Microsoft to open first Australian retail store

Software giant says the new physical store in Sydney will drive new levels of customer engagement

Microsoft has revealed plans to open its first branded store outside the US in Australia.

The software giant’s local managing director, Pip Marlowe, announced the plans in a blog post today, saying the store will be located in Westfield Sydney’s Pitt Street Mall and open before Christmas. The store will take up 6000 square feet of space over two floors.

Taking a leaf out of its competitor Apple’s retail book, Microsoft claims the new store will not only provide customers with the opportunity to trial core products such as Windows PC and phones, surface devices, Xbox and Office, it will also act as a service and support centre for repairs, troubleshooting and questions as well as a customer engagement hub.

Marlowe argued the retail shopfront would help Microsoft become a bigger part of the local community.

“It will embody the world-class innovation that you have come to expect from Microsoft and be a space where consumer s- from teens who love gaming to parents who want to ensure their families are safe online, to small business owners looking for guidance – can visit and learn how to make the most of their technology, so they can make the most of every moment,” she said in her online post.

To date, Microsoft has opened 110 physical stories in the US, Canada and Puerto Rico, and also has 17 in-store locations in China.

“Announcing a Microsoft flagship store in Sydney – which will join our forthcoming flagship Manhattan store – marks yet another important milestone in expanding our commitment to customers globally,” the vendor’s corporate vice-president of worldwide retail stores, David Porter, said.

“We have built an online presence across 189 countries, and we will see aggressive online expansion over the next year in markets such as South Africa, Thailand and Korea including selling Microsoft hardware devices such as Surface and Xbox One. Additionally, we will open physical store locations across North America in the coming months.

“This continues to be an exciting time for our business, but more importantly, our customers – and we’re just getting started.”

When asked by CMO the significance of the physical shopfront in customer engagement as well as how Microsoft plans to gauge the success of its retail venture, a spokesperson said the intention is to reach as many customers as possible but with a more customised approach.

“Our focus is on delivering the best choice, value and service for as many of our customers as possible, and this location allows us to reach millions of existing customers, as well as millions of new customers," the spokesperson said.

"Microsoft’s business is transforming, and we continue to invest in Microsoft stores as we see them as a direct way for us to engage with consumers and build relationships one customer at a time. This has been a long-time goal, and we couldn’t be more excited.”

News of the local investment comes after Microsoft opened a new Azure cloud computing facility in Australia last October, as well as brought Office 365 and Dynamics CRM Online to its local data centres. It has also opened an innovation centre in South Australia.

Follow CMO on Twitter: @CMOAustralia, take part in the CMO Australia conversation on LinkedIn: CMO Australia, join us on Facebook: https://www.facebook.com/CMOAustralia, or check us out on Google+: google.com/+CmoAu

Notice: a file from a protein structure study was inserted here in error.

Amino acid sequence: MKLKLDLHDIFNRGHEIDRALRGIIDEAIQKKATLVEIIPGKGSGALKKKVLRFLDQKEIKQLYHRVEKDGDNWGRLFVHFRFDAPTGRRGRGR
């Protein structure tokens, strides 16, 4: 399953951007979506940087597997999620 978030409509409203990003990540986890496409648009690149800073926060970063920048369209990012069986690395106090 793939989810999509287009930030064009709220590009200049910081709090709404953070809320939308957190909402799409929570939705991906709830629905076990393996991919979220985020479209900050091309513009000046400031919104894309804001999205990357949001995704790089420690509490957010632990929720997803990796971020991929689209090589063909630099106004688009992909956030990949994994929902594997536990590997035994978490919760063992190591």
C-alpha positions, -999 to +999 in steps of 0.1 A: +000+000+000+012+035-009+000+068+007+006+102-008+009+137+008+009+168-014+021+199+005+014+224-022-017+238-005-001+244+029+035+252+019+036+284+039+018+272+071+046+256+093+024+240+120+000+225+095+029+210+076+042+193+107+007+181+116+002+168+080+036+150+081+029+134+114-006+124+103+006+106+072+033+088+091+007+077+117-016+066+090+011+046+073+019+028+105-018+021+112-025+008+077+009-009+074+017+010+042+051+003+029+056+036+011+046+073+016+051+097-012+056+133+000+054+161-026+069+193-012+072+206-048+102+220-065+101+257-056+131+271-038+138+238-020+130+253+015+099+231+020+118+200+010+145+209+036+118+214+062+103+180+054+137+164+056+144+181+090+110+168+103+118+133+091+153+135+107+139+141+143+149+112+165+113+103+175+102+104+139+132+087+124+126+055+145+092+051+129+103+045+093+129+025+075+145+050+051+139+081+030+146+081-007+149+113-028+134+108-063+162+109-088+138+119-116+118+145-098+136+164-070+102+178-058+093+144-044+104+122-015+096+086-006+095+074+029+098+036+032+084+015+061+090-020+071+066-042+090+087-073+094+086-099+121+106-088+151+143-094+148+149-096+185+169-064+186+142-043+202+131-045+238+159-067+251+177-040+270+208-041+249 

Join the newsletter!

Or

Sign up to gain exclusive access to email subscriptions, event invitations, competitions, giveaways, and much more.

Membership is free, and your security and privacy remain protected. View our privacy policy before signing up.

Error: Please check your email address.
Show Comments

Blog Posts

Using artificial intelligence to surprise your customers

​We have expected artificial intelligence (AI) will become part of our everyday lives for quite some time.

Katja Forbes

Founder and chief, sfyte

Is customer segmentation dead?

Ginni Rometty, the CEO of IBM, announced the death of customer segmentation five years ago saying, "The shift is to go from the segment to the individual. She might have been a bit premature for most marketers, but if customer segmentation isn't dead yet, it's definitely on life support.

Richard Taylor

Senior digital strategist, Spinach

How people buy brands

Andrew Ehrenberg was a giant in the field of marketing science. He believed scientific methods could reveal law-like patterns of how people buy. In this post, I summarise one of Ehrenberg’s most important discoveries and its implications on how people buy brands.

Kyle Ross

Strategist, TRP

What a great article. Thanks for sharing. Today Digital Marketing is the basic need for a business to survive. As online presence is very...

Ecomsolver Private Limited

Want to master digital transformation? Stop thinking about your own problems

Read more

Feeling grateful that customer led digital transformation could improve business and generate more business growth. Many companies are no...

Lilly Lawrence

How a customer-led digital transformation has helped this CMO generate $6m in incremental business

Read more

If a business games me happy than there is a higher chance I will go to them.

Martinez

The Iconic: becoming customer-focussed transformed our business

Read more

That’s a great example of surprising AR ad that went viral because it was first of its kind. Probably a similar effect to some scale can ...

Natasha Kvitka

Using artificial intelligence to surprise your customers

Read more

Hey there! it is a really meaningful post. I too have written a few similar articles about SEM, SEO, Social Media, Digital Marketing Tren...

Rohit

Digital advertising continues to dominate marketing budgets

Read more

Latest Podcast

More podcasts

Sign in